Yoga is so much more than the asanas, or postures, that are included on this page. The practice of yoga dives deeper into an understanding of a higher consciousness, love, compassion, and even indifference. As the third limb of Patanjali’s eight limbed foundation of a yogic life, asana is essential to teach discipline, compassion, and truthfulness and will play an important role on the road to self discovery and liberation. And why deny that asana can just be flat out fun as we lunge, twist, grunt, fall, and, most importantly, smile and laugh.
Below are alignment guidelines for postures, including Sanskrit and English names. Click on the picture for a bigger view.
Adho Mukha Svanasana (Downward Facing Dog) Hands are shoulders distance apart and feet are hips distance apart. Sits bones (ischial tuberosity) are reaching toward the sky, creating an inverted ‘v’ with the entire body. Push the ground away from you to drive the hips up higher and to work on having one line from the hips all the way to the wrists. Neck should be relaxed and gaze is between the knees or feet. Heels are reaching toward the ground and might be hovering above the mat. If this is too much for your hamstrings, soften the knees a bit. Shoulders and scapulae should be reaching away from the ears. (Best way to feel this part of alignment is to do it wrong first by crunching the shoulders to the ears. Then bring the shoulders away from the ears to feel it right and to protect the shoulders.) Work towards rolling the biceps toward the front side of the mat.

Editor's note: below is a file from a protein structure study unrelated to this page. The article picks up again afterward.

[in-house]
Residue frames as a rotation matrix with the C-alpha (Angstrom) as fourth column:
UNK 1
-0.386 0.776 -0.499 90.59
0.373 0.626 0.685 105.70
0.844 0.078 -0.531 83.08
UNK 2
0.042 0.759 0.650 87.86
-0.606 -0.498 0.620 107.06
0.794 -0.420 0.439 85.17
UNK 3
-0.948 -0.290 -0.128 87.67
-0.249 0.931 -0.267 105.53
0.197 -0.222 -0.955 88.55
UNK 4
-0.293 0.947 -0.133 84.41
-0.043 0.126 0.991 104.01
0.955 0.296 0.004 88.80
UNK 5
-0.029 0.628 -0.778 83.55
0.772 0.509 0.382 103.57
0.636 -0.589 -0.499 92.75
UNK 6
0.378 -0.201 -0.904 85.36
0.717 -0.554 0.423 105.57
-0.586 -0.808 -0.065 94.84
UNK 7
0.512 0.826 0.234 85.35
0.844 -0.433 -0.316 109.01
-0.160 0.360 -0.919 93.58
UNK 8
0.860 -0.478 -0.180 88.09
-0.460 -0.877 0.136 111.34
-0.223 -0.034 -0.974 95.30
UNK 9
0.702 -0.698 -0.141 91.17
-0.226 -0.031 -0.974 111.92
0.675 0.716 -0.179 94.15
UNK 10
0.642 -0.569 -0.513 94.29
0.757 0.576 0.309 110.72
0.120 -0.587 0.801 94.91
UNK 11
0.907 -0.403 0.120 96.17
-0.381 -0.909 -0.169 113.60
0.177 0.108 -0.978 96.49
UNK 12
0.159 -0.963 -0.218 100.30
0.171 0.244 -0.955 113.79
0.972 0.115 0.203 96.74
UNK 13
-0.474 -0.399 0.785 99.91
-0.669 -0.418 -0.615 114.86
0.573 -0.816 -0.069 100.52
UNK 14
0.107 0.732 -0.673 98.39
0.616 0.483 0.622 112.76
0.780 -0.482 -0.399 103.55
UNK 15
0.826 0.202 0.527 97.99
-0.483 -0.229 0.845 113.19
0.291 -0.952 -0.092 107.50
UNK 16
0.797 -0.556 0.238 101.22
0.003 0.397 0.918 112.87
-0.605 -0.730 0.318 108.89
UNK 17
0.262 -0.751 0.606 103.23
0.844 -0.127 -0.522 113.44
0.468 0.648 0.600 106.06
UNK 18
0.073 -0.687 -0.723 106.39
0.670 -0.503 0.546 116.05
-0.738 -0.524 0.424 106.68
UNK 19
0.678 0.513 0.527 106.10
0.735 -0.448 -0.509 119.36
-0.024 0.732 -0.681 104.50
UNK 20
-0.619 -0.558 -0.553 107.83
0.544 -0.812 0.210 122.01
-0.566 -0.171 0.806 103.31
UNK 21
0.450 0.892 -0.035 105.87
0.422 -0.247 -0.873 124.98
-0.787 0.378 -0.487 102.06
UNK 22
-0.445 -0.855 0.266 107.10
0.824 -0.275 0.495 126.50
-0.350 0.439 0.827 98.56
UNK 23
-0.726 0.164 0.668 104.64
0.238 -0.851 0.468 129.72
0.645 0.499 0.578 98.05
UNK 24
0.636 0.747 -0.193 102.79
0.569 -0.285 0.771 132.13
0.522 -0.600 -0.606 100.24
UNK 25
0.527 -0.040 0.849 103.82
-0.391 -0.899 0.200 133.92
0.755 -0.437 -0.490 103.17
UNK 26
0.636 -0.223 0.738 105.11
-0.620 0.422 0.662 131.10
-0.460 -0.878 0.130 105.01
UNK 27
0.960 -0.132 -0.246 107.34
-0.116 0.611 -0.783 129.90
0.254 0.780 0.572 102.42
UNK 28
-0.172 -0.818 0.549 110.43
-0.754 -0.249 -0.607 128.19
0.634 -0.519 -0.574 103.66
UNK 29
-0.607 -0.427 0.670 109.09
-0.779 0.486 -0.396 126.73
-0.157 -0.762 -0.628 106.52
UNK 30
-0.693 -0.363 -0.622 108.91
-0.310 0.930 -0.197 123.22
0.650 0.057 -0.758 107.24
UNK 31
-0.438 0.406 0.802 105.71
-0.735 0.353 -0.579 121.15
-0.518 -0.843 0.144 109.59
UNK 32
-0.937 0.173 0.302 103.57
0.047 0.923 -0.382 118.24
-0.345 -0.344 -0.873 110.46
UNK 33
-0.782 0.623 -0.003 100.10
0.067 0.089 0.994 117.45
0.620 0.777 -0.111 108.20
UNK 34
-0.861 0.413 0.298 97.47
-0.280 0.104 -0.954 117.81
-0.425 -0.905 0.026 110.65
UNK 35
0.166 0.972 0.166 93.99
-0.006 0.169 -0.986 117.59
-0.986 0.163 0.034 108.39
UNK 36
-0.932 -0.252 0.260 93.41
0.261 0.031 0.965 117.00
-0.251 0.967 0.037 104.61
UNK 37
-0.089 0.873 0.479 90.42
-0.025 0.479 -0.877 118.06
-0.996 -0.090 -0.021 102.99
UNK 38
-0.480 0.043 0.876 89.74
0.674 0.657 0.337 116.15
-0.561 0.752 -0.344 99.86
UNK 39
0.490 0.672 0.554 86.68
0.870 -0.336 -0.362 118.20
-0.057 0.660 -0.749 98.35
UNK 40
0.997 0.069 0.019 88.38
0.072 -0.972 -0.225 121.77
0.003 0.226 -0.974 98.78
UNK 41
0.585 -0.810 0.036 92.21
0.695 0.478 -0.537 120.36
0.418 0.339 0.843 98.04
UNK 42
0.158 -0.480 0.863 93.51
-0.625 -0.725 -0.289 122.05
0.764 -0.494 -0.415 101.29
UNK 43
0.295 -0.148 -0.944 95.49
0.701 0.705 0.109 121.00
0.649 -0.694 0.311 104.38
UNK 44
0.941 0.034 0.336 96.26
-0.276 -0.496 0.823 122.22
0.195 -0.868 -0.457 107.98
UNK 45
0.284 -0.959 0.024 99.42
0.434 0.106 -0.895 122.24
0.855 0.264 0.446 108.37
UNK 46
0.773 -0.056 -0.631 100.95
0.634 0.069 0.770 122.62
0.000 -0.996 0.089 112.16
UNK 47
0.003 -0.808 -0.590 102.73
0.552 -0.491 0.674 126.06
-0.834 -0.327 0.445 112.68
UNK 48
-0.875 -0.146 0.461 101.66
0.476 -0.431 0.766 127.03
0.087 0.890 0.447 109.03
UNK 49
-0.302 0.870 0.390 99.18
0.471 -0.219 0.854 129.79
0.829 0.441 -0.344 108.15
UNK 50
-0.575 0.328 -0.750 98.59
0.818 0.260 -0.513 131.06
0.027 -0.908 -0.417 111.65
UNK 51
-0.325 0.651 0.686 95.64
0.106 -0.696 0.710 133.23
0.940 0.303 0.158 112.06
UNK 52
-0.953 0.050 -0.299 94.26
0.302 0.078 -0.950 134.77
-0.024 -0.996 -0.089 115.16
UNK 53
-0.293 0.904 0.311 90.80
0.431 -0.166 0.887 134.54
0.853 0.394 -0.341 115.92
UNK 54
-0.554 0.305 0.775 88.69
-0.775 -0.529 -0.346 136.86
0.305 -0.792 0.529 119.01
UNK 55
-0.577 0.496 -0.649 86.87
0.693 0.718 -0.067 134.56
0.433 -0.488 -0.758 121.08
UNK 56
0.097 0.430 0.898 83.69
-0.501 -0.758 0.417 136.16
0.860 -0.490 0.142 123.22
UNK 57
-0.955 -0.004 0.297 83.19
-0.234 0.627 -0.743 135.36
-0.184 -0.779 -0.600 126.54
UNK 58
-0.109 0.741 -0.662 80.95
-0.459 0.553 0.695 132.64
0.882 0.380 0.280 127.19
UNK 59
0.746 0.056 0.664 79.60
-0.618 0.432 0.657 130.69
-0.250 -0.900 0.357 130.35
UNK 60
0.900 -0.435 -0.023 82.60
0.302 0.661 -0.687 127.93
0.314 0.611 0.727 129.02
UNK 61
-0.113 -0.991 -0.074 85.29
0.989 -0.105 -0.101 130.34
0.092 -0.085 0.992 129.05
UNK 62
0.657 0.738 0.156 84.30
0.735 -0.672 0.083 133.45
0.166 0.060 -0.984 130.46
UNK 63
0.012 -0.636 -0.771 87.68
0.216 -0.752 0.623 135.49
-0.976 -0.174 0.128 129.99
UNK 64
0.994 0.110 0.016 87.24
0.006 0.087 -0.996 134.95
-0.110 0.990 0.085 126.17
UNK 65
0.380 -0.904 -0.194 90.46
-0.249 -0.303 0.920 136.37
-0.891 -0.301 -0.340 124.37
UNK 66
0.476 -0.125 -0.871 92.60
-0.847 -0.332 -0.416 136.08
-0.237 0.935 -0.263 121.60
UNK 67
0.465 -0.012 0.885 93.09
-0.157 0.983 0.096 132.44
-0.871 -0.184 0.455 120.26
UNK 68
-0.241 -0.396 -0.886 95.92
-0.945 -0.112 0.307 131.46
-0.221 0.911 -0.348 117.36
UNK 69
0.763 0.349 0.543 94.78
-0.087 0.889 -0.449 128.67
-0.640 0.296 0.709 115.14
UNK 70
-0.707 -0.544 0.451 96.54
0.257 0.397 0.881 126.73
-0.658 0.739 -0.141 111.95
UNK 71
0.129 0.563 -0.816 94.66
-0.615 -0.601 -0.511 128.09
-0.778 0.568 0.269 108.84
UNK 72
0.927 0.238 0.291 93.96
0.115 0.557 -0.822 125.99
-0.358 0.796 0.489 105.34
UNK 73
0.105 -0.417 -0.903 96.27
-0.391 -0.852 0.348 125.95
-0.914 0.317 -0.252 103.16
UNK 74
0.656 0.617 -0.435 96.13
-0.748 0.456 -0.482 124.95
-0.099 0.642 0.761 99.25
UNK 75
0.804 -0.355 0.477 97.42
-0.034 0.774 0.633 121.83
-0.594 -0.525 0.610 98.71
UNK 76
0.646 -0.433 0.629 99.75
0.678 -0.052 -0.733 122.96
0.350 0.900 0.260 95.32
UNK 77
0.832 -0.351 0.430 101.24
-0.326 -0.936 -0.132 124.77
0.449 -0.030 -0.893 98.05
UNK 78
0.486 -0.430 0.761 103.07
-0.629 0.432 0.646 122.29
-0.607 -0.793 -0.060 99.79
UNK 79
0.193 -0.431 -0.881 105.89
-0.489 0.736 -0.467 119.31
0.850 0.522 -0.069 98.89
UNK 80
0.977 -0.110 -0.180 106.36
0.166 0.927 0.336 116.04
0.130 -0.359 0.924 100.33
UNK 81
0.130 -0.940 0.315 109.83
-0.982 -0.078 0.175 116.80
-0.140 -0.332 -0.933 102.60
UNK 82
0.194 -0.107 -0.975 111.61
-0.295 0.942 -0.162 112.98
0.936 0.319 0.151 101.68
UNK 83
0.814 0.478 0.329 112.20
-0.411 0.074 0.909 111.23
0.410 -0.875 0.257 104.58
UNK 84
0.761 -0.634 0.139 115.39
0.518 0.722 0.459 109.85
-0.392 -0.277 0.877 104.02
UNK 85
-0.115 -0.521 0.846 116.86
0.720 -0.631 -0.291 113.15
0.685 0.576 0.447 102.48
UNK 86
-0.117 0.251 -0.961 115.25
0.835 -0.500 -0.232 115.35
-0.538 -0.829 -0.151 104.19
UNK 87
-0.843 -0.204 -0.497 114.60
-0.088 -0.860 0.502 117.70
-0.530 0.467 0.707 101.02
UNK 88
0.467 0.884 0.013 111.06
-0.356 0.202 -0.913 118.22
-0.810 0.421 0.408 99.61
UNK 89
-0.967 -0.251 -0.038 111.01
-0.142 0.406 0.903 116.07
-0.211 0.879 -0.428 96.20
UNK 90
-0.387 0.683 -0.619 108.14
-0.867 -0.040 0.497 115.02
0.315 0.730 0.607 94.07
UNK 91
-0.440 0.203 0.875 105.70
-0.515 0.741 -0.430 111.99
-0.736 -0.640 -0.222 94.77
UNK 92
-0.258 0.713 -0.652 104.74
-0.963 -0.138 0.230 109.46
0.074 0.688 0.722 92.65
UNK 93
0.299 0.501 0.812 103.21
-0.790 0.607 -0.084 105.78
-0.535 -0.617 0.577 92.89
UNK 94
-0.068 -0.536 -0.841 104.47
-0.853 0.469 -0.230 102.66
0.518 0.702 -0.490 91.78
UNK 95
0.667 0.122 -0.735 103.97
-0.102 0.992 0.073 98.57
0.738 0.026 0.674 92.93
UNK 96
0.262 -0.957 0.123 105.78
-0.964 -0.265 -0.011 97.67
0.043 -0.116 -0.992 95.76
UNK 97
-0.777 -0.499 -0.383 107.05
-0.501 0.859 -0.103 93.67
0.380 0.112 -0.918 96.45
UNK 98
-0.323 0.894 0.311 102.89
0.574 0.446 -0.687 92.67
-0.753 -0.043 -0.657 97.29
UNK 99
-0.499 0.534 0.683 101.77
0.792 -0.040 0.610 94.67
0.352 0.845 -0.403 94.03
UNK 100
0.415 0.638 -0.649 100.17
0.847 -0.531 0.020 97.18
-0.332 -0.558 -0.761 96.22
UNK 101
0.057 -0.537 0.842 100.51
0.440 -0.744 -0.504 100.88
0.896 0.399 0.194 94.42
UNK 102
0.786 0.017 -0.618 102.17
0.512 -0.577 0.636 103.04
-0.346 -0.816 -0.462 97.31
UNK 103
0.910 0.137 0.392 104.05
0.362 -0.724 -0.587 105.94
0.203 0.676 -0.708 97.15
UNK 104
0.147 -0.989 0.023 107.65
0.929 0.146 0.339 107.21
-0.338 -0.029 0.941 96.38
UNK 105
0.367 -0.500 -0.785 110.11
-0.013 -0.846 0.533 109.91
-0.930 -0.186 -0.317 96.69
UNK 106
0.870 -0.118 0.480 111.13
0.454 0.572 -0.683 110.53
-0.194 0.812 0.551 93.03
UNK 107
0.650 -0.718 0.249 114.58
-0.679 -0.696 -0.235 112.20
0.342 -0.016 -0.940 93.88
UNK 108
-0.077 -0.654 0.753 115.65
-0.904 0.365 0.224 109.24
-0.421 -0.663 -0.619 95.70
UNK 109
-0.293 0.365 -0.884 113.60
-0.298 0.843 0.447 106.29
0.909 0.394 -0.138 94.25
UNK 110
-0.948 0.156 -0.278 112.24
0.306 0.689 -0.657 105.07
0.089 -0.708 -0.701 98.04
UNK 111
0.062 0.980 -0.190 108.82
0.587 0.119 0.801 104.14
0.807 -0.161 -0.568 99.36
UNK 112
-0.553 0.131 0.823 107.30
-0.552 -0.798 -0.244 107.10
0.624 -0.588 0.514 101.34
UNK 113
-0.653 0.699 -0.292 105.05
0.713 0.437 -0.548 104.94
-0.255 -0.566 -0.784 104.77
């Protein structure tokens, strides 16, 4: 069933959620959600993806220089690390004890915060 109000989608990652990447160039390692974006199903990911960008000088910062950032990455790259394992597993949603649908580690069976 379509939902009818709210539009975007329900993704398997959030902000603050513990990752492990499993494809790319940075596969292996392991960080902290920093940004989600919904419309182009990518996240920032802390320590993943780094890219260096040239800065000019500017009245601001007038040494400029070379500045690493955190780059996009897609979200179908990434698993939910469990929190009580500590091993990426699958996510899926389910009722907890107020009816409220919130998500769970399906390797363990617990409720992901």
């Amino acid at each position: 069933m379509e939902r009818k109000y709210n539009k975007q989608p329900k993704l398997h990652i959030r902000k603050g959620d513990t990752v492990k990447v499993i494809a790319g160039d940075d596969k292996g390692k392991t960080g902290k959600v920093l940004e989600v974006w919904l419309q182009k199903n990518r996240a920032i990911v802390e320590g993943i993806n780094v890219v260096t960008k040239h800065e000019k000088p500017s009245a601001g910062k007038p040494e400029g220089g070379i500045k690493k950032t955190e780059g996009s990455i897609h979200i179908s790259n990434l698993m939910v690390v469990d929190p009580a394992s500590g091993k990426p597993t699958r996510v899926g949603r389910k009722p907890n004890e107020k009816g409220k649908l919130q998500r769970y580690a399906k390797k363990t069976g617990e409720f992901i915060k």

Chaturanga Dandasana (Four Limbed Staff) Body is hovering over mat, only toes and hands holding you up. Fingertips are underneath shoulders. Very important **Shoulders are in line with elbows!** People often dip their shoulders, causing the shoulder to be on a lower plane. This puts unnecessary pressure in the shoulder joint and all too often causes injury. A way to remember to keep shoulders up is to constantly think about the heart beaming forward as we lower to this posture from plank. Elbows are kept in tight to the body. Tailbone (coccyx) is tucked to have one line from heels to shoulders. Feet are hips width apart. Gaze is forward. This posture requires a lot of strength; try doing the posture with knees dropped to build up the necessary arm strength.
Urdhva Mukha Svanasana (Upward Facing Dog) Legs are hovering over mat, only tops of feet and hands are holding you up. Toes are untucked, legs are lifting away from the ground. Hands are under the shoulders, arms straight. Feet are hips width apart. Shoulders away from ears and rolling back toward back end side of the mat. Heart is beaming forward and up. Gaze is up, opening throat and having a complete extension of entire spine. This posture requires a lot of strength; try doing the posture with knees on the ground or a variation such as cobra (bhujangasana).
Uttihita Chaturanga Dandasana (Plank) Often termed, “Top of a push up.” Wrists are underneath shoulders, feet are hips width apart. Shoulders are away from ears and are stabilized by the rhomboids and serratus anteriors. Imagine a magnetic pull between the elbow to stabilize the arms. Biceps and inner elbow are reaching toward front edge side of the mat. Heels reach back as the heart reaches forward, creating energies that are moving in opposite directions. Tailbone (coccyx) is tucked to have one line from heels to shoulders. Gaze is forward. This posture requires a lot of strength; try doing this posture with knees on the ground to build up the necessary arm strength.